I have an early meeting on Friday and will not publish a morning report. Daily State of the Markets will return on Monday.
Good morning. There are times when the markets send a message to anyone willing to listen. But then there are other times when Ms Market seems to want to keep her cards close to the vest by "saying" next to nothing. And In all honesty, we're of the mind that Wednesday was a case of the latter as trying to decipher the action wasn't terribly easy.
Perhaps part of the problem on Wednesday was the fact that traders were left to their own devices as there were no economic reports released during the session. Generally speaking, watching the way the market reacts to good and/or bad news is the easiest way to hear what Ms. Market has to say. However, with no data inputs available to a market that has clearly been driven by macroeconomic factors, a game of see-saw appeared to ensue.
What is odd however, is the fact that our furry friends in the bear camp were largely no-shows again on Wednesday. Sure, the major indices gave up a few points here and there. But with a market that has enjoyed the best September since 1939, logic would seem to dictate that a pullback might be in order. And what better time for a pullback to get started than after a big run up when there is no data available?
So, although there weren't any big, obvious messages sent by Wednesday's market action, I guess we can say that the lack of an effort from the bear camp is a message in and of itself. This relatively bullish message, assuming we've got it right (always a risk!), is being sponsored by the idea that either the economy or the Fed is going to make hedge fund big wig David Tepper's call to own stocks appear to be sheer genius in the future.
In English, the assumption in the market at the present time is that the Fed's launch of QE II is not a case of if, but when. And it is for this reason that stocks don't seem to want to head lower right now. This message is reinforced by the idea that the bears had some ammunition to work with yesterday. There was the ongoing worry about the Anglo Irish Bank default, the protests across the Eurozone about those nasty austerity programs, China's most recent efforts to rein in their real estate bubble, and some Fedspeak that wasn't exactly encouraging.
It was some of the Fedspeak that may have actually kept the bears at bay and the bulls in Tepper's camp yesterday. For example, Boston Fed President Eric Rosengren (who is a voting member of the FOMC) noted Wednesday that the current economic conditions present a serious problem and that the Fed should respond "vigorously, creatively, thoughtfully, and persistently." Wow, there isn't much deciphering needed to understand Mr. Rosengren's view.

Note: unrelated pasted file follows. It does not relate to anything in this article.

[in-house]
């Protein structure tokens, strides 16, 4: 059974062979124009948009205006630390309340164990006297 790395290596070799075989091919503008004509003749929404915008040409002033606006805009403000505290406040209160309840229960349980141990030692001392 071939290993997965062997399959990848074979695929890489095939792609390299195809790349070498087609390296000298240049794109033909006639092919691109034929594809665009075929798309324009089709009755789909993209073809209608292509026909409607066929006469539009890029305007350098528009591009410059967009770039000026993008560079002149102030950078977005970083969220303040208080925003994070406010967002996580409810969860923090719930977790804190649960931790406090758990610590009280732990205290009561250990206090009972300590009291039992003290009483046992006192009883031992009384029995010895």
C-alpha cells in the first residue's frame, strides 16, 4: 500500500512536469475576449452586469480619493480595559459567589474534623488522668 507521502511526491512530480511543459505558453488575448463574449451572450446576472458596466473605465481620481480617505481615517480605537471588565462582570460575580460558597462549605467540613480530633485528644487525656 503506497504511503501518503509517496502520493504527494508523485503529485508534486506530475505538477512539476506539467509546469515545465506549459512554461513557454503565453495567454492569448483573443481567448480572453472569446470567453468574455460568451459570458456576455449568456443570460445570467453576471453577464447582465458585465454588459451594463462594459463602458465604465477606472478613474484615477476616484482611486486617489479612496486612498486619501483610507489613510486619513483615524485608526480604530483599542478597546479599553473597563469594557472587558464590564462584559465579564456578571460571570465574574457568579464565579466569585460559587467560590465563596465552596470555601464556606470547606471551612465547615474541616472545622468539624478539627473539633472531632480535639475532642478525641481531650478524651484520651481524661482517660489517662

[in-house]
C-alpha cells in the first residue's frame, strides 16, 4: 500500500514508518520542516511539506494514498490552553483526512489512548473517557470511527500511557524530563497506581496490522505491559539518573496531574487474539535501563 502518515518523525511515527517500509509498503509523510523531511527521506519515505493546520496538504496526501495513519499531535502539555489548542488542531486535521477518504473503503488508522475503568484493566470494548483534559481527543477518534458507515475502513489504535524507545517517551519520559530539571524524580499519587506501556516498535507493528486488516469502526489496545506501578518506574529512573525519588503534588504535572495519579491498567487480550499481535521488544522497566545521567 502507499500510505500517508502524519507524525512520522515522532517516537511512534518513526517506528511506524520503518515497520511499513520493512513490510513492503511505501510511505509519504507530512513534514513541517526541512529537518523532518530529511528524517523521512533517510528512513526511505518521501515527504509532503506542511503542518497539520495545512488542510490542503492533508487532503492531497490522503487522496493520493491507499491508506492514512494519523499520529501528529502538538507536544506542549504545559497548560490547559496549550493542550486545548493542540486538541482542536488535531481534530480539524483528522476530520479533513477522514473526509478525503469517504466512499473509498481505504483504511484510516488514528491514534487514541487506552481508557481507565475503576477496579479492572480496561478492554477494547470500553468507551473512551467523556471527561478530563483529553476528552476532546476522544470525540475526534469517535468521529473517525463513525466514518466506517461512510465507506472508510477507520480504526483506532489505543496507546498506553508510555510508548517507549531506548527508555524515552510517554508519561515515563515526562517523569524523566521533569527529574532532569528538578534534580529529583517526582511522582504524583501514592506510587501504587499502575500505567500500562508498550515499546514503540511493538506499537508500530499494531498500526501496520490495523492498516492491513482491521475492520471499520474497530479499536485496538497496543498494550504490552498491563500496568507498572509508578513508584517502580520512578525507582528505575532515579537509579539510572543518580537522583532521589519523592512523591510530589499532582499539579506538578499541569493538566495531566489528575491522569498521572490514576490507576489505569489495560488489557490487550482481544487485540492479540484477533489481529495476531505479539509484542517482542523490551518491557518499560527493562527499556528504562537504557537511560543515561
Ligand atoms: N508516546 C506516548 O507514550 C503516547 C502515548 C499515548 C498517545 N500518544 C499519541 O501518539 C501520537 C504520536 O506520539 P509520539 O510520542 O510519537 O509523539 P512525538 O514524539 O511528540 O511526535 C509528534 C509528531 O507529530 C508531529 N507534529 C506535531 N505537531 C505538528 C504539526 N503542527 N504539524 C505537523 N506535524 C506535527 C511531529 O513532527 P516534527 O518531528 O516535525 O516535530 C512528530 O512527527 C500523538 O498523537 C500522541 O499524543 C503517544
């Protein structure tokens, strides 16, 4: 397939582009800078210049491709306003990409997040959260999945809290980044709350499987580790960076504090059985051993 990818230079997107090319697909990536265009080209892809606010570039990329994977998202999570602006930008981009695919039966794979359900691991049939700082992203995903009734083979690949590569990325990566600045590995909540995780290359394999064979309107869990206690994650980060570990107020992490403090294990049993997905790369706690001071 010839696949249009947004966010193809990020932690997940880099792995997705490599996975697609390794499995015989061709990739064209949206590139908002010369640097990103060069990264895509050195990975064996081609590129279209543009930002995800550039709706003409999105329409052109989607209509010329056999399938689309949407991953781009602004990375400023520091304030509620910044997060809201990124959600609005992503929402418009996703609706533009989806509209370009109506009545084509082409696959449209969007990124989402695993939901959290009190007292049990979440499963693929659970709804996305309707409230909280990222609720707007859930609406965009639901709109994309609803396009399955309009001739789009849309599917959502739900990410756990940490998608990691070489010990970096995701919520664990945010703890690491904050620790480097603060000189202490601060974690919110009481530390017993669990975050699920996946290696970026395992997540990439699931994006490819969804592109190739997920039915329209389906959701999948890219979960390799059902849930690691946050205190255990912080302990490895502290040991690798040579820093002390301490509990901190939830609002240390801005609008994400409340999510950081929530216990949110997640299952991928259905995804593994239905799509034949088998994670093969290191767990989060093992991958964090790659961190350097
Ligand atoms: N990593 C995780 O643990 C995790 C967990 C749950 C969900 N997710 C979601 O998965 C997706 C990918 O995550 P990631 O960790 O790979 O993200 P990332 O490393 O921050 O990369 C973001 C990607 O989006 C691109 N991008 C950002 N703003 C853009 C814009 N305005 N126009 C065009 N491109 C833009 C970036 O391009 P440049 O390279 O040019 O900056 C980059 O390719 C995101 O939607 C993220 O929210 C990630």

So, as long as the QE II is a matter of not if, but when, we're guessing that the bulls will continue to hold sway. You don't have to agree with it, but it does pay to listen to the market's messages when they are available.
Turning to this morning... We've got a downgrade of Spain and more worries about Irish banks to keep traders on edge. But so far at least, the mood appears to continue to be fairly upbeat.
On the economic front... The Labor Department reported that initial claims for unemployment insurance for the week ending September 25 fell by 16,000 to 453K. The week’s total was 4K below the Reuters consensus for a reading of 457K. Continuing Claims for unemployment for the week ending Sept. 18 were in line with consensus at 4.457M vs. expectations for 4.46M and last week’s revised 4.54M.
Next up, the government’s report (final revision) on the nation’s second quarter GDP shows the economy grew at an annualized rate of 1.7% in the quarter, which is above the consensus expectations for a growth rate of 1.6%. Looking at the all-important consumer activity, the Personal Consumption component of the report came above expectations with a gain of 2.2% versus 2.0%. This gain was the best in three years.
Finally, regardless of the colors on the screens, make the decision to have a great day...
Here are the important indicators we review each morning before the opening bell:
Major Foreign Markets:
- Australia: -1.22%
- Shanghai: +1.72%
- Hong Kong: -0.09%
- Japan: -1.99%
- France: -0.89%
- Germany: -0.26%
- London: -0.19%
- Crude Oil Futures: + $0.90 to $78.76
- Gold: + $4.40 to $1314.70
- Dollar: Higher against the yen. lower versus pound and euro
- 10-Year Bond Yield: Currently trading at 2.478%
Stocks Futures Ahead of Open in U.S. (relative to fair value):
- S&P 500: +3.82
- Dow Jones Industrial Average: +38
- NASDAQ Composite: +8.47
Disclosure: No positions